Mankind's about to plunge into the depths of a wireless sensor-powering ether binge -- braincell annihilating vapors not included. Spearheaded by Georgia Institute of Technology's professor Manos Tentzeris and his engineering team, this ambient energy scavenging tech harnesses electromagnetic frequencies in the 100MHz - 15GHz range -- anything from your FM car radio to radar -- and converts it into a useable DC power source. So, it's free energy -- kind of. The cheap, self-powering paper or flexible polymer-based sensors are created using standard inkjet printers and Tentzeris' "unique in-house recipe" of circuit-building silver nanoparticles. Current testing hasn't yet yielded significant enough wattage to power your PS3 Slim, but it could soon via the help of supercapacitors and future solar cell integration. Imagine clothing embedded with health-monitoring biometric sensors, airport security run by something other than aloof TSA agents, or even spoilage-aware drink cartons -- milk that tells you when it's gone sour. The invisible radio band-charged possibilities are endless, but with storage still in the microwatt to one milliwatt range, it's more concept than solid vaporware reality.

Continue reading Georgia Tech engineers pull energy out of atmospheric hat, go on electromagnetic scavenger hunt

Georgia Tech engineers pull energy out of atmospheric hat, go on electromagnetic scavenger hunt originally appeared on Engadget on Mon, 11 Jul 2011 19:30:00 EDT. Please see our terms for use of feeds.

Permalink   |   | Email this | Comments

Read More...

Monday, July 11, 2011

California Deploys Wasp Army to Counter Merciless Apple Moth Threat [Bugs]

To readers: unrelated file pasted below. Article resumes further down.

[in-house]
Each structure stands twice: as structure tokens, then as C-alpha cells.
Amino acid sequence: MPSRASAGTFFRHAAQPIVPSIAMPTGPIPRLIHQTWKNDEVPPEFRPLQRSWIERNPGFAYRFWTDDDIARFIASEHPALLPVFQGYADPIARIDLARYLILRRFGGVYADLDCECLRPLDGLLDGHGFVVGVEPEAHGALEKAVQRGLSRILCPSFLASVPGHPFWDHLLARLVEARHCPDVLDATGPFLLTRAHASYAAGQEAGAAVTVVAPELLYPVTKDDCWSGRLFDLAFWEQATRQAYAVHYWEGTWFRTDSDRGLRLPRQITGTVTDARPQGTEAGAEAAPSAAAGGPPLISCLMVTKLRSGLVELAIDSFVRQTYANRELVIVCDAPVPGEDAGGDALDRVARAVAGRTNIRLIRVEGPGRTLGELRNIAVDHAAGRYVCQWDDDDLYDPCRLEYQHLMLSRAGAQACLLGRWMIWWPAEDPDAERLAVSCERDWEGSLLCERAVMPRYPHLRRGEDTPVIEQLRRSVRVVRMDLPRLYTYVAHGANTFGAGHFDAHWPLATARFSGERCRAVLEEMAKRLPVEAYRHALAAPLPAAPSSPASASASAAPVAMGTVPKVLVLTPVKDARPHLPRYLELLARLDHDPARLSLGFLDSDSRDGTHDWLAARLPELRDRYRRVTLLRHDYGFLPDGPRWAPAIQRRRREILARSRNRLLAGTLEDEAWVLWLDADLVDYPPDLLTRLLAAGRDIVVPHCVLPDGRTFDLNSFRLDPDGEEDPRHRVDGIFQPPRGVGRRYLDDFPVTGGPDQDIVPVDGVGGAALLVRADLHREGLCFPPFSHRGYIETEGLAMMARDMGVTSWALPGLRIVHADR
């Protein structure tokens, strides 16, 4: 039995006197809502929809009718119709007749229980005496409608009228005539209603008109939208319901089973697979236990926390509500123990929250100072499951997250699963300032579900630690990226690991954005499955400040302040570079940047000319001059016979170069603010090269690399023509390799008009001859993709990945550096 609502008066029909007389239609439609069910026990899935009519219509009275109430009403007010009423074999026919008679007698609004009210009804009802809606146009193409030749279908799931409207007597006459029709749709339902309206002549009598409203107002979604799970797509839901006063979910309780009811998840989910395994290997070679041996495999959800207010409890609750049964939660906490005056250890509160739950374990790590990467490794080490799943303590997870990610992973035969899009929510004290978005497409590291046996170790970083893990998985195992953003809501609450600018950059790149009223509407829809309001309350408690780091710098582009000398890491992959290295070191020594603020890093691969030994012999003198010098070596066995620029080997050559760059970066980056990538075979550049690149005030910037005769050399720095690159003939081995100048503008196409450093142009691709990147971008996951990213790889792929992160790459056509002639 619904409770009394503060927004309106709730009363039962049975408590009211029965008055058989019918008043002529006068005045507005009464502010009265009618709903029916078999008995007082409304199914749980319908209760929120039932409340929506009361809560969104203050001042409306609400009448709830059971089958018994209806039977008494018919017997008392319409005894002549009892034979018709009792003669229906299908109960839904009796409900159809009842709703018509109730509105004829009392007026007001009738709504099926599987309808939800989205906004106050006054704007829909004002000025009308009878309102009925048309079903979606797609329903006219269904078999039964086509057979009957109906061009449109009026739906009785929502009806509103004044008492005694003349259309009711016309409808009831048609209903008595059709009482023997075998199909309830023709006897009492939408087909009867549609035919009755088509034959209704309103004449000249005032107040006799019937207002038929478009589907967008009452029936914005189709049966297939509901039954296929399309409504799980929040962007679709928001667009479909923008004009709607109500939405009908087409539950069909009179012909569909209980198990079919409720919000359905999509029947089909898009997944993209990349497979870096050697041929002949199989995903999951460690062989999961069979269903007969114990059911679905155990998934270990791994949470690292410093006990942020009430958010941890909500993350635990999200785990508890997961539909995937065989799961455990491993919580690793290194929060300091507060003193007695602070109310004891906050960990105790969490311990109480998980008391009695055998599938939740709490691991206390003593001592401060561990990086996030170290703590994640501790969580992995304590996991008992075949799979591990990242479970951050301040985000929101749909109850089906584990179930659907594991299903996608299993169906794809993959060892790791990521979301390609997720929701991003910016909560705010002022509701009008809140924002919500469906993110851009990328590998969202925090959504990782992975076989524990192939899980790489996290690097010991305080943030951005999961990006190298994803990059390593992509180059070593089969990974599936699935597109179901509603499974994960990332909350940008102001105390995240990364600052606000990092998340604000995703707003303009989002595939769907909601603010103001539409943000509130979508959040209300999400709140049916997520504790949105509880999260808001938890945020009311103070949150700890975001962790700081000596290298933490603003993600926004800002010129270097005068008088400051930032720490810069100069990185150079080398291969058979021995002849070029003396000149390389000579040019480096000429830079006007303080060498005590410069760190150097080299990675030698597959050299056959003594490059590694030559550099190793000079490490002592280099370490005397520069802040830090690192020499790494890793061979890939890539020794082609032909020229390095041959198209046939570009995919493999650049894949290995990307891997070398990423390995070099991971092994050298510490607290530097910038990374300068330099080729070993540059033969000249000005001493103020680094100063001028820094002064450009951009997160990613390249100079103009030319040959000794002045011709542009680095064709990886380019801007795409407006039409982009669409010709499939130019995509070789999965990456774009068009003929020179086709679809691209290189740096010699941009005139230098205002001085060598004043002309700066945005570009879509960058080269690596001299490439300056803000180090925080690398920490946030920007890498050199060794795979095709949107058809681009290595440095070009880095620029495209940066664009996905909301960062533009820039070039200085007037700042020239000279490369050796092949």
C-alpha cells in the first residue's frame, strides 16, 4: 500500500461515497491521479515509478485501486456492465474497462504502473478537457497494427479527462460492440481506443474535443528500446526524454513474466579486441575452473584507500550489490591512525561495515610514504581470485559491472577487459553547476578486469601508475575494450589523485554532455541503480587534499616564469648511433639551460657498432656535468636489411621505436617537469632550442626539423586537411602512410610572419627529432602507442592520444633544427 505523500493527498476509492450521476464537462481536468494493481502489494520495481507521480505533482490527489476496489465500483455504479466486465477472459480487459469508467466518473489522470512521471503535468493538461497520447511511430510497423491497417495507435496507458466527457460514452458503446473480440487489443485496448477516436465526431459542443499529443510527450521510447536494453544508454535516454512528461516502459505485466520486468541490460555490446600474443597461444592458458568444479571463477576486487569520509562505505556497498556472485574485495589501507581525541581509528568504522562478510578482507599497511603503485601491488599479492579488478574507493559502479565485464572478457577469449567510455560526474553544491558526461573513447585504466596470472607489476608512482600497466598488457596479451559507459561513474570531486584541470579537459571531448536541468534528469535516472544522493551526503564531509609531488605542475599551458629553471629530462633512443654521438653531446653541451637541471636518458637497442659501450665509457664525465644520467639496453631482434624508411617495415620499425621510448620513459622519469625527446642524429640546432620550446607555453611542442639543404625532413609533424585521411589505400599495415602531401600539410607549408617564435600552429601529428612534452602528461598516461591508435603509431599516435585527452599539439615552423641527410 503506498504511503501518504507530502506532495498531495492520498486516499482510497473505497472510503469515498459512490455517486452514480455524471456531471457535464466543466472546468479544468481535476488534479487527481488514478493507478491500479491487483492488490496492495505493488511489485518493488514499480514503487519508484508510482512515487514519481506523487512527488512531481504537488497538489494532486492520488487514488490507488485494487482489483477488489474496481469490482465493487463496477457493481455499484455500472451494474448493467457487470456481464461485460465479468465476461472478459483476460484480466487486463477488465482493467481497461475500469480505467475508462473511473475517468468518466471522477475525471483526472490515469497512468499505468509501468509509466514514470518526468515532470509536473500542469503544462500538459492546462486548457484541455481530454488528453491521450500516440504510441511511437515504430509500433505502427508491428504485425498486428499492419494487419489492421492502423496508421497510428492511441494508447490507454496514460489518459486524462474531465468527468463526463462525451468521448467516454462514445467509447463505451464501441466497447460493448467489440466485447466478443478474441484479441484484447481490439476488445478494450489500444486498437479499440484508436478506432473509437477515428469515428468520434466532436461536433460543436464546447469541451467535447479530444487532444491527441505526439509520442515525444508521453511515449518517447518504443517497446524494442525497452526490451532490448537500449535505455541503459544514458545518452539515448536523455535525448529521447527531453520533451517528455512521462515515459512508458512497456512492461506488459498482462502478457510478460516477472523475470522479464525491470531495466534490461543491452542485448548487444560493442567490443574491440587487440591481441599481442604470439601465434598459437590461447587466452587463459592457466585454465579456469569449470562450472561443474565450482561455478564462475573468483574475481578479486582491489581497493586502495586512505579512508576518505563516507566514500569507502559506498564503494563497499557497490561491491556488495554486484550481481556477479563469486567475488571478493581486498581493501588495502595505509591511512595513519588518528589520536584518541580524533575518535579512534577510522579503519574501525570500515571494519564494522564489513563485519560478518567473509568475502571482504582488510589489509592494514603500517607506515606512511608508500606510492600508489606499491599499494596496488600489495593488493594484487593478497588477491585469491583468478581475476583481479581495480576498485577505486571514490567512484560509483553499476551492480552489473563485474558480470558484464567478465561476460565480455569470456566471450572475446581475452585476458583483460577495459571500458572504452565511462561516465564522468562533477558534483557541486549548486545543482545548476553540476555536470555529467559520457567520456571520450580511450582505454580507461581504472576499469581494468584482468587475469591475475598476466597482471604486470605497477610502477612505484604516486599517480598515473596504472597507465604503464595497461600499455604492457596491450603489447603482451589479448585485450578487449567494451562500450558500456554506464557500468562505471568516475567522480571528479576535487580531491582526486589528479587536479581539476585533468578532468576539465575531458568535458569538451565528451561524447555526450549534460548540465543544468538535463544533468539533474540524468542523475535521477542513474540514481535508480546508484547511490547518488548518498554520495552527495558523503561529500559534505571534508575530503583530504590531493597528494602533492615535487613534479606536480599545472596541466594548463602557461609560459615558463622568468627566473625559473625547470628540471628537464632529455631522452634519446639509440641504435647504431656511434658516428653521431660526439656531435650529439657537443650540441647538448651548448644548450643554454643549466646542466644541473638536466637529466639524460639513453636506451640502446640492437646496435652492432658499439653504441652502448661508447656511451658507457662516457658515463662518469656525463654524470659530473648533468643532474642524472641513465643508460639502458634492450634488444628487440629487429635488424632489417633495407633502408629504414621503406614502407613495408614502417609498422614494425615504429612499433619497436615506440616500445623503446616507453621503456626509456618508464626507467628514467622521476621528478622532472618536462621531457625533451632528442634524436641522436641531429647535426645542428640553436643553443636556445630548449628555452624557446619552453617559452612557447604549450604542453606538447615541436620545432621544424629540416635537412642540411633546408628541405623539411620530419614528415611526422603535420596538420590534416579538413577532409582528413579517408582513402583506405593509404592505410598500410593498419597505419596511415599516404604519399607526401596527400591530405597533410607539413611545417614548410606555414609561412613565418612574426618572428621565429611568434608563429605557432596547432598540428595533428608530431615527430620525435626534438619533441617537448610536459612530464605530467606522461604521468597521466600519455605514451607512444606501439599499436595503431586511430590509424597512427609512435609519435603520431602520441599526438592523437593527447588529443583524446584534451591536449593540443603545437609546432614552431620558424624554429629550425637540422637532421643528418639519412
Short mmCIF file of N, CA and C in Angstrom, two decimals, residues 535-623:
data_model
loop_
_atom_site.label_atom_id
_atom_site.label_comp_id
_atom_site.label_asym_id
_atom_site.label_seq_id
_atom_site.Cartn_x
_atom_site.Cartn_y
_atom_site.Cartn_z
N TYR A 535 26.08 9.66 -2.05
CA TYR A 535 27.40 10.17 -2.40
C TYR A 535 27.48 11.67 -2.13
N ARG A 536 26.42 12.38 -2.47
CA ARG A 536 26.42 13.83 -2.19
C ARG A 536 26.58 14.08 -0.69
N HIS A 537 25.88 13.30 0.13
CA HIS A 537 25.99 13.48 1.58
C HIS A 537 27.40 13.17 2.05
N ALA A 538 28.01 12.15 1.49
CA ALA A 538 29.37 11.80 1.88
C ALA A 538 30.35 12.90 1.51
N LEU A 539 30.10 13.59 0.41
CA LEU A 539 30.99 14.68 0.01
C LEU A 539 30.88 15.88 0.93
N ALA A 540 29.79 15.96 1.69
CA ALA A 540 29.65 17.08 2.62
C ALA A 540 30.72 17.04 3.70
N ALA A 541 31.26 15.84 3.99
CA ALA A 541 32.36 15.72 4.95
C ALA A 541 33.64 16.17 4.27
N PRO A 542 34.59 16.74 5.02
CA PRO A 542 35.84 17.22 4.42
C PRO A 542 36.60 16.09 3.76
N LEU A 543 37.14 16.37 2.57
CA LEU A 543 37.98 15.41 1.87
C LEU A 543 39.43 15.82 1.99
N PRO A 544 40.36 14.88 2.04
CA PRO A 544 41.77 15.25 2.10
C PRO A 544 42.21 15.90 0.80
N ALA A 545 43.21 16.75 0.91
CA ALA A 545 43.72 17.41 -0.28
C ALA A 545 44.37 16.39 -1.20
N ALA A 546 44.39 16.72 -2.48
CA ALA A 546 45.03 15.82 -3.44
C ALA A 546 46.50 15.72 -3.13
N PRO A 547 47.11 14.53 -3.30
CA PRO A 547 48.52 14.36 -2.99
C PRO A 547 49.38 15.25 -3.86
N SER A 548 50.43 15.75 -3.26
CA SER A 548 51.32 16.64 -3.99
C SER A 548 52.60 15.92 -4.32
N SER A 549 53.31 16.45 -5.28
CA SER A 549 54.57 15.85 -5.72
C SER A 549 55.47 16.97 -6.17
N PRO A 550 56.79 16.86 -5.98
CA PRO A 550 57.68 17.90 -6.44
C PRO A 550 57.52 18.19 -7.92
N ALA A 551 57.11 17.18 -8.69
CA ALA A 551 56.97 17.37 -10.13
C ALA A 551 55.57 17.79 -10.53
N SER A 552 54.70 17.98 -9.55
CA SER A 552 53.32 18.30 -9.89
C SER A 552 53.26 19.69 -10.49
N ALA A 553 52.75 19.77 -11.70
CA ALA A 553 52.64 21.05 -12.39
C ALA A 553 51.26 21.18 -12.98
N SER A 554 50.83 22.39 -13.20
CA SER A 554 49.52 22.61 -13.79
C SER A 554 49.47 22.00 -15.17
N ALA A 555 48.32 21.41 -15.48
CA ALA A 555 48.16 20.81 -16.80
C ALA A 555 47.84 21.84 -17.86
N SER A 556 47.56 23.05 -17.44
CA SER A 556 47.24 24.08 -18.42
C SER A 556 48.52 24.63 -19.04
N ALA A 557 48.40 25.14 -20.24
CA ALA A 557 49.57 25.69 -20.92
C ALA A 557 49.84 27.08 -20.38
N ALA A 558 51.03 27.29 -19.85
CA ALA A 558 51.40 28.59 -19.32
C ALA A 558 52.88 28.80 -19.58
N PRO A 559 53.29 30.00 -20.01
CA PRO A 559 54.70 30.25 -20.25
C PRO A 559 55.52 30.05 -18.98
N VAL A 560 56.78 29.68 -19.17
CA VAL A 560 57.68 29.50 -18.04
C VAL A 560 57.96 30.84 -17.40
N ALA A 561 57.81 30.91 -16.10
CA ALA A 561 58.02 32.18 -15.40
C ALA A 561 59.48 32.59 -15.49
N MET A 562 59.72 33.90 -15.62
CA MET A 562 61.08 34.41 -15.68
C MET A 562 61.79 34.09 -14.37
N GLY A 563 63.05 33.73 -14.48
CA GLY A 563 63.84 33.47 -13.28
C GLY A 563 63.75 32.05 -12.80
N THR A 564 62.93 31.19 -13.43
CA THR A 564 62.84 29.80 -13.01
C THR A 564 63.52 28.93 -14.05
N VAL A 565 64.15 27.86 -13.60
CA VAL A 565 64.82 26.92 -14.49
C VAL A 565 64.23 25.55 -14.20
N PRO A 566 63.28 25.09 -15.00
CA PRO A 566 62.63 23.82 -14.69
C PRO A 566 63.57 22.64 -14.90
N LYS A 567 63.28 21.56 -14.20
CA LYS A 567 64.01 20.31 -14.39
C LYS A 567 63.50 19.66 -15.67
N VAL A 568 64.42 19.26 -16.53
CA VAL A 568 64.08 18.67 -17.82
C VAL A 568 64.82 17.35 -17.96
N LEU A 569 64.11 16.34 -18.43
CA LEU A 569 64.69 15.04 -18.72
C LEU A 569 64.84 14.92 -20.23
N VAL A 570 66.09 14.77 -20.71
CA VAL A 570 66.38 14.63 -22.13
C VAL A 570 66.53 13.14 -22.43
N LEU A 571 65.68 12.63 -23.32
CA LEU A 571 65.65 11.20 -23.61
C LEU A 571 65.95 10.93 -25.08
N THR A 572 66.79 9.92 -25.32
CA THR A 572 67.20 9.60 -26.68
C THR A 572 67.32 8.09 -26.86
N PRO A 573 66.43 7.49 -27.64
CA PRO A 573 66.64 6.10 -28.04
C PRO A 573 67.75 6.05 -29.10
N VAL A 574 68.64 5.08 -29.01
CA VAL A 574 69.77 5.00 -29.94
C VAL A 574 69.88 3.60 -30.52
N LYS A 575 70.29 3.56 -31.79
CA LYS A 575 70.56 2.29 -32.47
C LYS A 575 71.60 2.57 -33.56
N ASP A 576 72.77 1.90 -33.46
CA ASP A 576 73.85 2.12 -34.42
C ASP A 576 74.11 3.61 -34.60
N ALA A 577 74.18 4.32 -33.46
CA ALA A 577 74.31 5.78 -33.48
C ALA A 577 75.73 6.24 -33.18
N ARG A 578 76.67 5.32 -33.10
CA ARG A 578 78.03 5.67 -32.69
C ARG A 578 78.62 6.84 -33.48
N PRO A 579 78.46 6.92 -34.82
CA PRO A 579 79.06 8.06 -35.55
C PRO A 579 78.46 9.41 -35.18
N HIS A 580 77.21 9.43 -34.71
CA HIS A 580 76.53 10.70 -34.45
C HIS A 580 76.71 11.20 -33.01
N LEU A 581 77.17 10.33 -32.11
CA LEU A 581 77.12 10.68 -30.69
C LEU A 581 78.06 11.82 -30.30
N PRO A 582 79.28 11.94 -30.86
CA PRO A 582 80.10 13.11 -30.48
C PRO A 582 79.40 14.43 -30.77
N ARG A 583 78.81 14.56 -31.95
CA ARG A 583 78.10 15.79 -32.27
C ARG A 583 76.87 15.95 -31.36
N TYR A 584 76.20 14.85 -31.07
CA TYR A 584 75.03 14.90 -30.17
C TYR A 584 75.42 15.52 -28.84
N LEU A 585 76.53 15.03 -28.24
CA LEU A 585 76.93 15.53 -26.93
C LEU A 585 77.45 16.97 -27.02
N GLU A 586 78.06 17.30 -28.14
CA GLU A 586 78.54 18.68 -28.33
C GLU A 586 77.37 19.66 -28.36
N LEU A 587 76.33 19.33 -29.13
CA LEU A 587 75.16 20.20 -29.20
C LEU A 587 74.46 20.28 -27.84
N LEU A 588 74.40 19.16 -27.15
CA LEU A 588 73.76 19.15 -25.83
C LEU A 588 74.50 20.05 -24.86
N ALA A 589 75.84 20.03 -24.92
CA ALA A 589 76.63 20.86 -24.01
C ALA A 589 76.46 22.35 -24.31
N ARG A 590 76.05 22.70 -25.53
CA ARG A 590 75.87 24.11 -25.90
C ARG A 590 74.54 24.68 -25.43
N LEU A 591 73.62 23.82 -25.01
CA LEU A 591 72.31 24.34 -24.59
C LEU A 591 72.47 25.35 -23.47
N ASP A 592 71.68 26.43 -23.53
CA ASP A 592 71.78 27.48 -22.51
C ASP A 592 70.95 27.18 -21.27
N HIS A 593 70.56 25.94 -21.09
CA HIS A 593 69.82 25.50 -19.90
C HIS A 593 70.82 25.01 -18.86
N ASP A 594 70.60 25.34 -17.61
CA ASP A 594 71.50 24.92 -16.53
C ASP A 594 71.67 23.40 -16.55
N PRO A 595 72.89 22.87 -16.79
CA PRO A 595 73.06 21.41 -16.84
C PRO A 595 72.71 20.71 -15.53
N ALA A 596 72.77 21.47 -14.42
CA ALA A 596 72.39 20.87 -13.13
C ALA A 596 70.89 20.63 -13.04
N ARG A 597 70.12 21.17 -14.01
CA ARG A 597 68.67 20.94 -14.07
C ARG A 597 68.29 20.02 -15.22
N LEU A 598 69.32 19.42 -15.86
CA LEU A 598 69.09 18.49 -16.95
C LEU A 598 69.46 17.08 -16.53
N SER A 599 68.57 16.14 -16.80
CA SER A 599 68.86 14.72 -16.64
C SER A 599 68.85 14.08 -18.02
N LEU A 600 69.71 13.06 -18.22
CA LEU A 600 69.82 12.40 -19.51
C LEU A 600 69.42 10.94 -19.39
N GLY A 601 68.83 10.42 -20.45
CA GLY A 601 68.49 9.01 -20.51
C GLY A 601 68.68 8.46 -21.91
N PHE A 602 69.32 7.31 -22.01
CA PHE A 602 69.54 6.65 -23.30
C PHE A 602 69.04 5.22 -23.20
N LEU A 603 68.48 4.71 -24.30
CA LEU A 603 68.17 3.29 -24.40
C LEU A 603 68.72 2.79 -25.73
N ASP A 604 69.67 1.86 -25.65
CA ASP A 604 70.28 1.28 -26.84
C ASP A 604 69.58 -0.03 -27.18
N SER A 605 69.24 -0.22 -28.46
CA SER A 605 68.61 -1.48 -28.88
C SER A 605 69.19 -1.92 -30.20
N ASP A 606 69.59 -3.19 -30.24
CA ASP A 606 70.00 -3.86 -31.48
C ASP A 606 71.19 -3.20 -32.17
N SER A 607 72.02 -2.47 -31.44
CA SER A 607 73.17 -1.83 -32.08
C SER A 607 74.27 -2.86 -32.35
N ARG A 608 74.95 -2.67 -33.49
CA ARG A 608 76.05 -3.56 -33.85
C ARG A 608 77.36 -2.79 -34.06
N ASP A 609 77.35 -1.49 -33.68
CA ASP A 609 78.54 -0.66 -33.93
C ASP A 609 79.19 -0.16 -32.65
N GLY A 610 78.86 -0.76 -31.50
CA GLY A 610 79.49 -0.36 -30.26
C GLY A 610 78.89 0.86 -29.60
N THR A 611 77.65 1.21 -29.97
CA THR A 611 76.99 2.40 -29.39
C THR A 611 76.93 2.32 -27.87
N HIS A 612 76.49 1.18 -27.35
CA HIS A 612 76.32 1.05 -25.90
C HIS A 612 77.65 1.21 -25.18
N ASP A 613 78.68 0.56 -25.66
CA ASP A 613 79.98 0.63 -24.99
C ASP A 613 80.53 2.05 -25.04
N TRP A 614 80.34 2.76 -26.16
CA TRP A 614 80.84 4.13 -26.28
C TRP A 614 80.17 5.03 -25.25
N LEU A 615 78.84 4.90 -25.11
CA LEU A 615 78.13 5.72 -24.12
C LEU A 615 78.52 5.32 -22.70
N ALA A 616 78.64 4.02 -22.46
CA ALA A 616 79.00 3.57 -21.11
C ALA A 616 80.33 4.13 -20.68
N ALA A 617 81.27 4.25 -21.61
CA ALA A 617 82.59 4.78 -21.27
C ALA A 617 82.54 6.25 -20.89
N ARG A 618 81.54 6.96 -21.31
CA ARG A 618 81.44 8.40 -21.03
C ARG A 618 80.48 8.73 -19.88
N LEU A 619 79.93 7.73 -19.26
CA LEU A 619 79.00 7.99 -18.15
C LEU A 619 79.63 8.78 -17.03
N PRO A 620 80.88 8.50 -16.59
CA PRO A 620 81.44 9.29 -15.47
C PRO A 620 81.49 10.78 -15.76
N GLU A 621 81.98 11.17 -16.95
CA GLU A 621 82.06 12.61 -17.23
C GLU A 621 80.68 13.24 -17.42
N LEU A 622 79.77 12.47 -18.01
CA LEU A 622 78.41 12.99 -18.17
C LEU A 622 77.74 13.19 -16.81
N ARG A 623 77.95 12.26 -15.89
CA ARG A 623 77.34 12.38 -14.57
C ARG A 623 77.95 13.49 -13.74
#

Source: http://gizmodo.com/5819962/california-deploys-wasp-army-to-counter-merciless-apple-moth-threat

California Deploys Wasp Army to Counter Merciless Apple Moth ThreatIn the unceasing war between man and nature, the ranks of homo sapiens is about to use a dirty trick—using the natural world against itself. Californian agricultural officials are sending in wasps as instinctive mercenaries.

The particular variety of wasp is tiny, possesses no stinger, and doesn't wear boat shoes. What it does have is an insatiable appetite for the eggs of apple moths, which pose a serious threat to Californian crops. The plan is to let the wasps act as nature commands them, chewing up and laying eggs inside the moths' own eggs, wiping out the predatory babies.

But not everyone is excited, PhysOrg reports (other than the understandably nervous moths). The artificial introduction of a new predator could have unforeseen ecological results: "Any intervention in an ecosystem has a consequence," explains a rep from the California Health Initiative. "Whoever likes to eat the wasps will rush over to the area where the wasps are released. But once the wasps die out after their short lifespan, the predators will still be hanging around." So then how will we get rid of those predators? Probably larger wasps, or some sort of dinosaur. [PhysOrg, Photo: Pefkos/Shutterstock]

Read More...

Sunday, July 3, 2011

Inhabitat's Week in Green: IKEA's massive solar array, climate-controlled clothing and ultra-green yachts

Source: http://www.engadget.com/2011/07/03/inhabitats-week-in-green-ikeas-massive-solar-array-climate-c/